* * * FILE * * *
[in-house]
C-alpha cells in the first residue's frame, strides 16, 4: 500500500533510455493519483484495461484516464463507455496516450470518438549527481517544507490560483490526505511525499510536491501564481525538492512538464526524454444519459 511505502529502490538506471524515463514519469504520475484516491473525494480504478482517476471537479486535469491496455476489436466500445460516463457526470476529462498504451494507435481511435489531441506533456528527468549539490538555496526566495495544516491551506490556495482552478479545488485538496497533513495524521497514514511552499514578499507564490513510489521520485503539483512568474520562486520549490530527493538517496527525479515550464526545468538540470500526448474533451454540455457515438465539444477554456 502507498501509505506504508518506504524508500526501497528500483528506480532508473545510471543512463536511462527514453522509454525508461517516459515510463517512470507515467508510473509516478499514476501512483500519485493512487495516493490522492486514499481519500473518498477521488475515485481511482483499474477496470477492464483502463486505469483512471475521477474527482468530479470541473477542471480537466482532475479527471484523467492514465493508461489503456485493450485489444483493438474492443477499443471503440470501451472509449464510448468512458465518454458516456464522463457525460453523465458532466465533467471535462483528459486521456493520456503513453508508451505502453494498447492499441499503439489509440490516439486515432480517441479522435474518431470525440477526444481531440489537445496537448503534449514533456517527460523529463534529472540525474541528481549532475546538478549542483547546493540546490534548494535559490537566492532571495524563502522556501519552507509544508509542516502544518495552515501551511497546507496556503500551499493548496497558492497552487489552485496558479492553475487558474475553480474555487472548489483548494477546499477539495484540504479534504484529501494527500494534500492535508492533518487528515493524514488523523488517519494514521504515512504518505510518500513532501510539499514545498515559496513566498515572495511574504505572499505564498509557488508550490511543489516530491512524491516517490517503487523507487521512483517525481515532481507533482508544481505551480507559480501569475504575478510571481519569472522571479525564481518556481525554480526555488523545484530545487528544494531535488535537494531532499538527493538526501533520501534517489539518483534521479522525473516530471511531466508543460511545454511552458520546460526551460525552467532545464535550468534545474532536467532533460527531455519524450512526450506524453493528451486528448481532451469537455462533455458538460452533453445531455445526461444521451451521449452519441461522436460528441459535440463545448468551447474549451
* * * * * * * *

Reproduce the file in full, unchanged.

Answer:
[in-house]
C-alpha cells in the first residue's frame, strides 16, 4: 500500500533510455493519483484495461484516464463507455496516450470518438549527481517544507490560483490526505511525499510536491501564481525538492512538464526524454444519459 511505502529502490538506471524515463514519469504520475484516491473525494480504478482517476471537479486535469491496455476489436466500445460516463457526470476529462498504451494507435481511435489531441506533456528527468549539490538555496526566495495544516491551506490556495482552478479545488485538496497533513495524521497514514511552499514578499507564490513510489521520485503539483512568474520562486520549490530527493538517496527525479515550464526545468538540470500526448474533451454540455457515438465539444477554456 502507498501509505506504508518506504524508500526501497528500483528506480532508473545510471543512463536511462527514453522509454525508461517516459515510463517512470507515467508510473509516478499514476501512483500519485493512487495516493490522492486514499481519500473518498477521488475515485481511482483499474477496470477492464483502463486505469483512471475521477474527482468530479470541473477542471480537466482532475479527471484523467492514465493508461489503456485493450485489444483493438474492443477499443471503440470501451472509449464510448468512458465518454458516456464522463457525460453523465458532466465533467471535462483528459486521456493520456503513453508508451505502453494498447492499441499503439489509440490516439486515432480517441479522435474518431470525440477526444481531440489537445496537448503534449514533456517527460523529463534529472540525474541528481549532475546538478549542483547546493540546490534548494535559490537566492532571495524563502522556501519552507509544508509542516502544518495552515501551511497546507496556503500551499493548496497558492497552487489552485496558479492553475487558474475553480474555487472548489483548494477546499477539495484540504479534504484529501494527500494534500492535508492533518487528515493524514488523523488517519494514521504515512504518505510518500513532501510539499514545498515559496513566498515572495511574504505572499505564498509557488508550490511543489516530491512524491516517490517503487523507487521512483517525481515532481507533482508544481505551480507559480501569475504575478510571481519569472522571479525564481518556481525554480526555488523545484530545487528544494531535488535537494531532499538527493538526501533520501534517489539518483534521479522525473516530471511531466508543460511545454511552458520546460526551460525552467532545464535550468534545474532536467532533460527531455519524450512526450506524453493528451486528448481532451469537455462533455458538460452533453445531455445526461444521451451521449452519441461522436460528441459535440463545448468551447474549451